I have had my recipe on hand literally for weeks. I had even purchased all my ingredients. I pulled everything out to attempt to make it one day, when it dawned on me I didn't have cheesecloth! Oops. A sign of an amateur! So my project got put on hold again.
We had a hard time finding the cheesecloth at the store. For weeks I couldn't find it. While Christmas shopping one afternoon I spotted some in a oddball place at the market and snatched it up. I don't even think I looked at the price tag~I literally grabbed it off the hook and tossed it in the cart. I had found it and it was going to be mine! (Lucky for me, it was only $3; if it had been too pricey I might have been rethinking my cheese making ambitions). I got that scratched off my list. But then my youngest daughter, J(1), is a milk feen and she kept drinking up all my whole milk. Trying to have whole milk on hand when I was ready was a chore.
This morning, the stars were in alignment! I had ALL my ingredients on hand, I had my cheesecloth, and I had the time.
The process of making cheese is actually very simple. It was the preparation for the recipe that was the only pain in the butt.
I found my recipe here, but I posted it as well for you for your convenience:
Make Your Own Soft Cheese
|1||quart whole milk|
|1||cup heavy cream|
|4||T distilled white vinegar|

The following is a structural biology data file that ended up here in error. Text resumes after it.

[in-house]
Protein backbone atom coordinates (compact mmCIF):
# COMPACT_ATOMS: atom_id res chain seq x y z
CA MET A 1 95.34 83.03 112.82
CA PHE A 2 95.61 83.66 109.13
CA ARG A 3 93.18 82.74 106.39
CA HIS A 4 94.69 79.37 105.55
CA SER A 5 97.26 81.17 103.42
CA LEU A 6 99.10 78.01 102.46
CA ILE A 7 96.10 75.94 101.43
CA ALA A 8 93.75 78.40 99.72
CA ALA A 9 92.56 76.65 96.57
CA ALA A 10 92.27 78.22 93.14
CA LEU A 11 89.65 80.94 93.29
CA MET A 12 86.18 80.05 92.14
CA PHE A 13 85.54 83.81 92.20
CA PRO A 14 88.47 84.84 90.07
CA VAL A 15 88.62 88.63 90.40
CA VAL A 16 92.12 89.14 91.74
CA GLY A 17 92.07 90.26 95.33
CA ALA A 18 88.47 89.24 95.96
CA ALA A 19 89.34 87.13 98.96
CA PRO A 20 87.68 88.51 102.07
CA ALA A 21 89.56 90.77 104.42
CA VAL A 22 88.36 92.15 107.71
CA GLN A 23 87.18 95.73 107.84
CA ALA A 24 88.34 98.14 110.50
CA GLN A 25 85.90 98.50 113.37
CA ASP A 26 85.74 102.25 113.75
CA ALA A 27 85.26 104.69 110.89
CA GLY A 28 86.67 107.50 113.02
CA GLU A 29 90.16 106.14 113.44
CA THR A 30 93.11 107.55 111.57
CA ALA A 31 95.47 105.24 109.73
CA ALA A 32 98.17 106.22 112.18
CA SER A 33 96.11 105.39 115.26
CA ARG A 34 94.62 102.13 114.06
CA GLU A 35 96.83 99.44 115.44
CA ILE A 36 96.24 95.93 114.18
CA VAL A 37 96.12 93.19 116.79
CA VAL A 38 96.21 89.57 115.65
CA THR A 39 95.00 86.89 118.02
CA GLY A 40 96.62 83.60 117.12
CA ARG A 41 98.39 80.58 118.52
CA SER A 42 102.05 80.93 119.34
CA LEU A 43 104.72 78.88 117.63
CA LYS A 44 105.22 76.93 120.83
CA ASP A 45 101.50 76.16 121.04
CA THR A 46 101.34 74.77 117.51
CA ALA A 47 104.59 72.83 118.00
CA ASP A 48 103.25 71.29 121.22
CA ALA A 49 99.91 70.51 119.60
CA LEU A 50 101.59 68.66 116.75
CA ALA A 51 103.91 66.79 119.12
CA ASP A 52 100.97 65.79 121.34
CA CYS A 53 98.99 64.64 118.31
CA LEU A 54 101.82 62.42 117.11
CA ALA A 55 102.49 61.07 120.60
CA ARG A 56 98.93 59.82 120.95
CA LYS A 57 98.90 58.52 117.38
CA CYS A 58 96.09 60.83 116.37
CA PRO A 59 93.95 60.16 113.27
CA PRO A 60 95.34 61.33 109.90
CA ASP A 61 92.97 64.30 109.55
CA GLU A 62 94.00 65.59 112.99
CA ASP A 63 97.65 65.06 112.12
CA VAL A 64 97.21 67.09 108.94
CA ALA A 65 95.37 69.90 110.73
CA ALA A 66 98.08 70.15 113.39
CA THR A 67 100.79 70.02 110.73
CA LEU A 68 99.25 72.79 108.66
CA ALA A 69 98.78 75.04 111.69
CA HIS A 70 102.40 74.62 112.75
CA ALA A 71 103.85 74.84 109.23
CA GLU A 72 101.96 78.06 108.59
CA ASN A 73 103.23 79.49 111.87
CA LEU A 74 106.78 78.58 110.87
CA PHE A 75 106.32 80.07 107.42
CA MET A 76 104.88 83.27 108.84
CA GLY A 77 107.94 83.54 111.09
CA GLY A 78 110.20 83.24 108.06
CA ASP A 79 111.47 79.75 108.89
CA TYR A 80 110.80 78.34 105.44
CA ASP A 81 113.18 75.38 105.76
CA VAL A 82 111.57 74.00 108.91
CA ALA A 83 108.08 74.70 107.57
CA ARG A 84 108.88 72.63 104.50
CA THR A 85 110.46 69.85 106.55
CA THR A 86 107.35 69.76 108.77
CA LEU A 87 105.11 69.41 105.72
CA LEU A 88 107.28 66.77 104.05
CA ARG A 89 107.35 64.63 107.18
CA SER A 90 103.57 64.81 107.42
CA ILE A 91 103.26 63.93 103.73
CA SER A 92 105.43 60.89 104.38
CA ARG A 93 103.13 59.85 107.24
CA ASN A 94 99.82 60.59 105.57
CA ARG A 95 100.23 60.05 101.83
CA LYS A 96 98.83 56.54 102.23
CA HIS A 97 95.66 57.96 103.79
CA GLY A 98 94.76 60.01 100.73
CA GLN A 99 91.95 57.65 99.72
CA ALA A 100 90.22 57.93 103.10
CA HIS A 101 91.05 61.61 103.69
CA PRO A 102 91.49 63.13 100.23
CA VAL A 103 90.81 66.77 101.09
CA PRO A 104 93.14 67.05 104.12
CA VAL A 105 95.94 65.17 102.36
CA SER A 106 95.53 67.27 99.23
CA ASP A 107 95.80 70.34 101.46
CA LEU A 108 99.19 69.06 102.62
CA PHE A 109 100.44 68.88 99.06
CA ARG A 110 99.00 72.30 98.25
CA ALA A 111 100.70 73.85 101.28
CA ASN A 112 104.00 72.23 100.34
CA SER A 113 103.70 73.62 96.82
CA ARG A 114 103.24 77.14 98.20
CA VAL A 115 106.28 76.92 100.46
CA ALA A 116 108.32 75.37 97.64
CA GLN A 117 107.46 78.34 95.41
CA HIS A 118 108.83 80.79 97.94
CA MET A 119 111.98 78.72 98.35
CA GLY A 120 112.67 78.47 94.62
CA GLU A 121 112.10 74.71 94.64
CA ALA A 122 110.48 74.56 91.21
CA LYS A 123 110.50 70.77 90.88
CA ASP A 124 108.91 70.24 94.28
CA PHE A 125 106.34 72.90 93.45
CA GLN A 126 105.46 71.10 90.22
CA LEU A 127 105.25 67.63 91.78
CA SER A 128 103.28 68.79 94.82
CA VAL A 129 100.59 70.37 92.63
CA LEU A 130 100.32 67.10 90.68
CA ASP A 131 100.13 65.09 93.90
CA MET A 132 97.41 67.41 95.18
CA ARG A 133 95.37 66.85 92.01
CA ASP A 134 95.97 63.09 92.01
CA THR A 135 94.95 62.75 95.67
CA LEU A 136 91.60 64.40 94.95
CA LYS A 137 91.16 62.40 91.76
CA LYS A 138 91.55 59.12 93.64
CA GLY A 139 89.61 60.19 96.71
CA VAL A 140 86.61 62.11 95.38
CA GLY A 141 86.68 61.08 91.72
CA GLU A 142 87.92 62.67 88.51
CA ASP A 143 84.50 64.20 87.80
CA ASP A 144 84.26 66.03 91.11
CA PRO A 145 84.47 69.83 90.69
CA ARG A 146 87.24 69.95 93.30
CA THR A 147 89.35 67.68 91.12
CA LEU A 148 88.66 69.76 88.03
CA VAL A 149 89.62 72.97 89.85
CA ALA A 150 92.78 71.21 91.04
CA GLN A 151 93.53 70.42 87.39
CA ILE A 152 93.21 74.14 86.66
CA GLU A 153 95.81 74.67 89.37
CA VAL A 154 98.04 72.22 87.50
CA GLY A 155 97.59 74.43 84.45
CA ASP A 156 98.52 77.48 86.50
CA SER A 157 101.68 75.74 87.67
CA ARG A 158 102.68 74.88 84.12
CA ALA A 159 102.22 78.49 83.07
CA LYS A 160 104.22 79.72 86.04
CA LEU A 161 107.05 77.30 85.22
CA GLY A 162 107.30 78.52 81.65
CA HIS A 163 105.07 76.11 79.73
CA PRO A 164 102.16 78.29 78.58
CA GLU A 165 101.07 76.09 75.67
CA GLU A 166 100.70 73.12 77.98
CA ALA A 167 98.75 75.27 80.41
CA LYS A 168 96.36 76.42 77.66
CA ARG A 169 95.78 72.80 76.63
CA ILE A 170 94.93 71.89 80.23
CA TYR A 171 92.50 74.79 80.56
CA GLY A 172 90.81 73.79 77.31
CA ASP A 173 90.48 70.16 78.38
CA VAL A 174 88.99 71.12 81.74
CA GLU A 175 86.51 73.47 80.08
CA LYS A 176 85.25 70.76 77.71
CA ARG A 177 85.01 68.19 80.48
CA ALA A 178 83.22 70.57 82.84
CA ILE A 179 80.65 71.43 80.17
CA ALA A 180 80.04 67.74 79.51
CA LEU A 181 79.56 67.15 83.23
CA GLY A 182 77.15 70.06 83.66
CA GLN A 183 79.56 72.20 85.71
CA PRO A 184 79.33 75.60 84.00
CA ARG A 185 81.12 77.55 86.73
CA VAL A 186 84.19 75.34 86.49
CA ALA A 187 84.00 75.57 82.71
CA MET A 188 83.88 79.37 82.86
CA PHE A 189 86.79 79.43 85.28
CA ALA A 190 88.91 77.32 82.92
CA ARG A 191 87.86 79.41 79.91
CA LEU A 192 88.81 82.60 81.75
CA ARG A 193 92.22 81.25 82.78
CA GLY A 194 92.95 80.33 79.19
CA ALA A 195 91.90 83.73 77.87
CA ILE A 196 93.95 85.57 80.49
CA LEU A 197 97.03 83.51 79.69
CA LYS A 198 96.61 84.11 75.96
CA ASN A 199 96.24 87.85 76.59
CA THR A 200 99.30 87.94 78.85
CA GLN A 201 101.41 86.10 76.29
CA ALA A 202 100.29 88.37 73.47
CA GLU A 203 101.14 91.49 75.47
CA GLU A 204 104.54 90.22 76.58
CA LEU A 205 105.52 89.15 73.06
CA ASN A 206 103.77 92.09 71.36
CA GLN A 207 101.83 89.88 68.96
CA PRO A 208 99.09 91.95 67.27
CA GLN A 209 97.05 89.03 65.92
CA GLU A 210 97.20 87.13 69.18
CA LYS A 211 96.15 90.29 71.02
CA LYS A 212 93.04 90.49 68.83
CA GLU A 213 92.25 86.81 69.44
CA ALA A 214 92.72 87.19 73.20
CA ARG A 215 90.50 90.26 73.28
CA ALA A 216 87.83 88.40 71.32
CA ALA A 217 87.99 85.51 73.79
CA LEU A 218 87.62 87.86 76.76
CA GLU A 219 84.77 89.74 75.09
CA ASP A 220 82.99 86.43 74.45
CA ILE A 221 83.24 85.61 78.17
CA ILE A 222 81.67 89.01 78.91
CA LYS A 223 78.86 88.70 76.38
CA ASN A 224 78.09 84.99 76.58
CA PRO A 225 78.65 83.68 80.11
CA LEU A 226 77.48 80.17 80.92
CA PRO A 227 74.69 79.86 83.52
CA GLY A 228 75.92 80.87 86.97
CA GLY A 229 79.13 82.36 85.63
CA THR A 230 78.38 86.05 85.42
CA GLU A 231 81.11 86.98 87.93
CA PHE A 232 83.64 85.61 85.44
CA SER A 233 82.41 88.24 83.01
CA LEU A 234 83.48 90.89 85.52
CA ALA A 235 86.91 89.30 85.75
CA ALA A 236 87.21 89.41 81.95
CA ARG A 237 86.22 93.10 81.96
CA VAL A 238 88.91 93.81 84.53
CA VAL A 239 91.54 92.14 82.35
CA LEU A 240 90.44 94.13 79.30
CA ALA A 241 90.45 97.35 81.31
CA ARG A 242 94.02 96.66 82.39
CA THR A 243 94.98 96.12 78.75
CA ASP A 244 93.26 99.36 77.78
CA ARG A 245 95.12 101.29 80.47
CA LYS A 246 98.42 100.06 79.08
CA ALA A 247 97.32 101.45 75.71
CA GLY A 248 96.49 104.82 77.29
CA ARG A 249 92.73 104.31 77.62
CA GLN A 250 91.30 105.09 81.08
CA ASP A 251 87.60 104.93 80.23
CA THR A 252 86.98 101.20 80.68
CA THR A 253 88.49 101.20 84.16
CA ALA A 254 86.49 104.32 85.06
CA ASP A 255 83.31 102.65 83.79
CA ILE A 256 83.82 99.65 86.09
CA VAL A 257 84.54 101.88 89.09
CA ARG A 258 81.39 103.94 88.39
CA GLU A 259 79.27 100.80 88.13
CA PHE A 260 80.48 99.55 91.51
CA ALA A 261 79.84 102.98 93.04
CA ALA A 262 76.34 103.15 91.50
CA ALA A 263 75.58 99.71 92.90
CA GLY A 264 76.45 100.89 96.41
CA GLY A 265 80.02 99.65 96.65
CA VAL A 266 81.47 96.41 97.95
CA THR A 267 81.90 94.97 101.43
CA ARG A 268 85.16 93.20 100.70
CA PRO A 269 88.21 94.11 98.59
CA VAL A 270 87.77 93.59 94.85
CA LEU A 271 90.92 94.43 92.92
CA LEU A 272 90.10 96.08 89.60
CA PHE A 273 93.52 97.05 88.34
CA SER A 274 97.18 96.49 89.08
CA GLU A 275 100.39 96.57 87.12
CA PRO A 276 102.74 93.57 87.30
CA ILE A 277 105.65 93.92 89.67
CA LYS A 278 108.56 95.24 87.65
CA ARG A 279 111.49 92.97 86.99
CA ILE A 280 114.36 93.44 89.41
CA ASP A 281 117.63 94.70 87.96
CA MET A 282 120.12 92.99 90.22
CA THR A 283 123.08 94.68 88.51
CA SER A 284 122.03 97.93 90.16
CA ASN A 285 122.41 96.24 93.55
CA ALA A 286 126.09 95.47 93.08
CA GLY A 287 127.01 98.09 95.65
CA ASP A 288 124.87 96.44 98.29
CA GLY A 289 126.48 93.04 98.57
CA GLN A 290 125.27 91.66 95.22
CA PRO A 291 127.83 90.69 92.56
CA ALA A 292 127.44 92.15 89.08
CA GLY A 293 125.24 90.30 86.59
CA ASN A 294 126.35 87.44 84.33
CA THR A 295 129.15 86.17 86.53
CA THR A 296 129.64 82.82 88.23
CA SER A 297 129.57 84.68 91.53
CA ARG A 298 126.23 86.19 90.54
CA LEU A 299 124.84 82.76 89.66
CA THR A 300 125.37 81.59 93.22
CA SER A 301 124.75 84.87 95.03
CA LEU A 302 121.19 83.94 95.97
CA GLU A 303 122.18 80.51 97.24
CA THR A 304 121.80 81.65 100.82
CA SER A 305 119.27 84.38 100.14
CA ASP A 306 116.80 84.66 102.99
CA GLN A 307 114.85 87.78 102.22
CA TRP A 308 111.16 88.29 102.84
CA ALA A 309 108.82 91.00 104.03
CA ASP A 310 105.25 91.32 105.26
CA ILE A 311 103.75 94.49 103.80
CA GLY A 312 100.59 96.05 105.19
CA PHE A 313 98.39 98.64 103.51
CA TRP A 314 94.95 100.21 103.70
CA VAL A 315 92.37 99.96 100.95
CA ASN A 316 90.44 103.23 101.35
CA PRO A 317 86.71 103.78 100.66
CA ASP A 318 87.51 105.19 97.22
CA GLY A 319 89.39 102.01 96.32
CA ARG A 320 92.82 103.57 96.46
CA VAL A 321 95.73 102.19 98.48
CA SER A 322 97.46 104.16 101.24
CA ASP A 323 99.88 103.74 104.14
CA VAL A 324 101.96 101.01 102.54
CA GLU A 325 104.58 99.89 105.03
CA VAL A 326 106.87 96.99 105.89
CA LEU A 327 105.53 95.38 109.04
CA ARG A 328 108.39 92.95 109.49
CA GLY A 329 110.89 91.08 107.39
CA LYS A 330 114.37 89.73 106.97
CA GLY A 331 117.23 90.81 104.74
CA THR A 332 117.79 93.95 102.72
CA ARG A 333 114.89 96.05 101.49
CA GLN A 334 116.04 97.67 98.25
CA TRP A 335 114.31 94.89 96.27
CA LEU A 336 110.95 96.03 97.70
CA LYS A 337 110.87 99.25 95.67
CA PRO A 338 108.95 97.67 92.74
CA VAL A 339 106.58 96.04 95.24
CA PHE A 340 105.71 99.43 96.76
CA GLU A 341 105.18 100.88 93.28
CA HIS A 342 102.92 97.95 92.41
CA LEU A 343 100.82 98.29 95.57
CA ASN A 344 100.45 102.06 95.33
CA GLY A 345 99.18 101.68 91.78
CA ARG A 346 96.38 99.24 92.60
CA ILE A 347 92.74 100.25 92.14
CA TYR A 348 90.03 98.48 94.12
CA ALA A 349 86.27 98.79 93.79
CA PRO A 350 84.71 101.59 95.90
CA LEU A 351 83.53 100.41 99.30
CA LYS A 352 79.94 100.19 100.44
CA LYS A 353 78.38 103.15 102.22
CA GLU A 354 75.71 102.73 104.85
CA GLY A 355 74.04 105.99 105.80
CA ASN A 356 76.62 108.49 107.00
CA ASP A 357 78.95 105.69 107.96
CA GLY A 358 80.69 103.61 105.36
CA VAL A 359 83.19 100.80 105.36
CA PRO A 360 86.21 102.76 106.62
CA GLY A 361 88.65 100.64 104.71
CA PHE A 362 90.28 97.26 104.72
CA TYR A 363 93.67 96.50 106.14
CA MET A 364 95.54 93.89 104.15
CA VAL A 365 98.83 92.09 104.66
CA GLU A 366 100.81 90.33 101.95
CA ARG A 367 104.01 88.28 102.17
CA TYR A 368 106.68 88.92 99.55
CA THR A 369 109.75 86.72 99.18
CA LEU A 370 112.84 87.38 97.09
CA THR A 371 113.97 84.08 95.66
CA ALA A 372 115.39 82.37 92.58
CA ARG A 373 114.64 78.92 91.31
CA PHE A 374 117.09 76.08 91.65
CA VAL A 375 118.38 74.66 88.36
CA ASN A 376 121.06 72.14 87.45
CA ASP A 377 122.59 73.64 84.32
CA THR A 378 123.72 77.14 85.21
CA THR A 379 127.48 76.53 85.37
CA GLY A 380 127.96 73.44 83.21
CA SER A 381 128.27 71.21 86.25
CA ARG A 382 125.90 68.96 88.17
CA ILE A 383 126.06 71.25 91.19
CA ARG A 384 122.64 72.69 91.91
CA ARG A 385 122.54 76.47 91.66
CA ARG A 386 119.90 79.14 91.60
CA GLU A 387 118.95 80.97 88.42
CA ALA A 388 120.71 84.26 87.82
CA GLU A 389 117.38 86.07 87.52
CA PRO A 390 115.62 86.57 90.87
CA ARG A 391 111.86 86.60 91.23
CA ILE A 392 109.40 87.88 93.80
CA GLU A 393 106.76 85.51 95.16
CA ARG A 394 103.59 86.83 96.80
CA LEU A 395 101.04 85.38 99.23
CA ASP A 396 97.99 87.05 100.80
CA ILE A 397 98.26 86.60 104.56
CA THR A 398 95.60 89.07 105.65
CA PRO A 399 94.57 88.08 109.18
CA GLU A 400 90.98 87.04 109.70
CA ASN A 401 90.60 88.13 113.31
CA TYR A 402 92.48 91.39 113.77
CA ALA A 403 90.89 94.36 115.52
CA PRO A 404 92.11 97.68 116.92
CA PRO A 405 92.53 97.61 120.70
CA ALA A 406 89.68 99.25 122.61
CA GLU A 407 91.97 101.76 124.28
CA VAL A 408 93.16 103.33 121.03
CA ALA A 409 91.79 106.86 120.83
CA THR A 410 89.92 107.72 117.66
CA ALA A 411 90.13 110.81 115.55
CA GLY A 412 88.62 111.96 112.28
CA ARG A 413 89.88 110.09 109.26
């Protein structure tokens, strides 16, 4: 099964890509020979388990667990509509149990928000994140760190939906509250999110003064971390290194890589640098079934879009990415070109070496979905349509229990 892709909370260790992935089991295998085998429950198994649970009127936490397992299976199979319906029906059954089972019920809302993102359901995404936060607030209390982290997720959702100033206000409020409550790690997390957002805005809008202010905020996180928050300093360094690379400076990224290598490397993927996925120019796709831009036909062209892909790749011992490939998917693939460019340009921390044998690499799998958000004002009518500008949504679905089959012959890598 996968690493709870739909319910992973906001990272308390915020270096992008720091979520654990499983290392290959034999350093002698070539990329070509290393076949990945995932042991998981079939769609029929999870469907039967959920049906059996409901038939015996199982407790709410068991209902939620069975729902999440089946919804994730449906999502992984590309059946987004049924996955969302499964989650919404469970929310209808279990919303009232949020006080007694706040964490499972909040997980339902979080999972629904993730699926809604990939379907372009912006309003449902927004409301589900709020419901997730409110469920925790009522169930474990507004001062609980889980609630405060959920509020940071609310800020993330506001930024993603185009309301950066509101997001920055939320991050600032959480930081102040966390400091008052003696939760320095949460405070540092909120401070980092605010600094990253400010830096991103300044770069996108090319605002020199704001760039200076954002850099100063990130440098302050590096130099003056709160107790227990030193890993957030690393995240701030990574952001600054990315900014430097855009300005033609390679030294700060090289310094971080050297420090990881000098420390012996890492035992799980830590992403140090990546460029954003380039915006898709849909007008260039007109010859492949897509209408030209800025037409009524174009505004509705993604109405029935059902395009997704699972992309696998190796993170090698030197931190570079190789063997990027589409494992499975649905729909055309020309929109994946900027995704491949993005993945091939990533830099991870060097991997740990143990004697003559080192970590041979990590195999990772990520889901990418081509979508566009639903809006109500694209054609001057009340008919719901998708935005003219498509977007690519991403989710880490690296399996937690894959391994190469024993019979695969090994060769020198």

- In a medium saucepan over medium-low heat, combine milk and cream and cook about 10 minutes or just until steam begins to rise from the surface and small bubbles form around the edge of the pan. DO NOT BOIL.
- Remove from heat and gently stir in the vinegar.
- Let sit, undisturbed, for 20 minutes. The mixture will separate into curds and whey. (Remember Miss Muffet?)
- Line a strainer with cheesecloth and set it in a deep, medium-size bowl.
- Spoon the curds into the strainer; the whey will run through the cheesecloth.
- Discard the whey.
- Cover and refrigerate curds in the strainer and bowl for at least 4 hours, to continue draining. (You can also leave overnight.)
- Remove the cheese from the cheesecloth and break it up in a small bowl.
- Serve plain or stir in your choice of flavor blends * (the flavor blend recipes below make enough for one batch).
- Line a small ramekin or vintage gelatin mold with cheesecloth and press flavored cheese into mold. (I didn't have a mold, so I just used a Tupperware bowl).
- Tip onto serving plate and remove cheesecloth.
- Gently wash cheesecloth and hang to dry for your next batch.
~~*We tried the Garlic/Dill Blend. It was SO delicious, I recommend it.~~
|2||T garlic, minced|
|2||T fresh dill, chopped|
|2||T garlic, minced|
|1||T fresh thyme, chopped|
|1||T fresh rosemary, chopped|
|½||cup toasted walnuts, chopped|
|1||cup dried figs, stemmed and finely chopped|
|1/3||cup Kalamata olives, pitted and minced|
|1||T capers, finely chopped|
|2||T olive oil|
|1||T balsamic vinegar|
|1½||t fresh thyme, chopped|
- Preheat oven to 350°F.
- Toast walnuts on a cookie sheet for about 10 minutes or until fragrant (watch closely; they can burn quickly).
- In a medium skillet, combine figs and water. Cook over medium-high heat about 5 minutes or until water is absorbed and figs are soft.
- Stir in walnuts and remaining ingredients; mix well.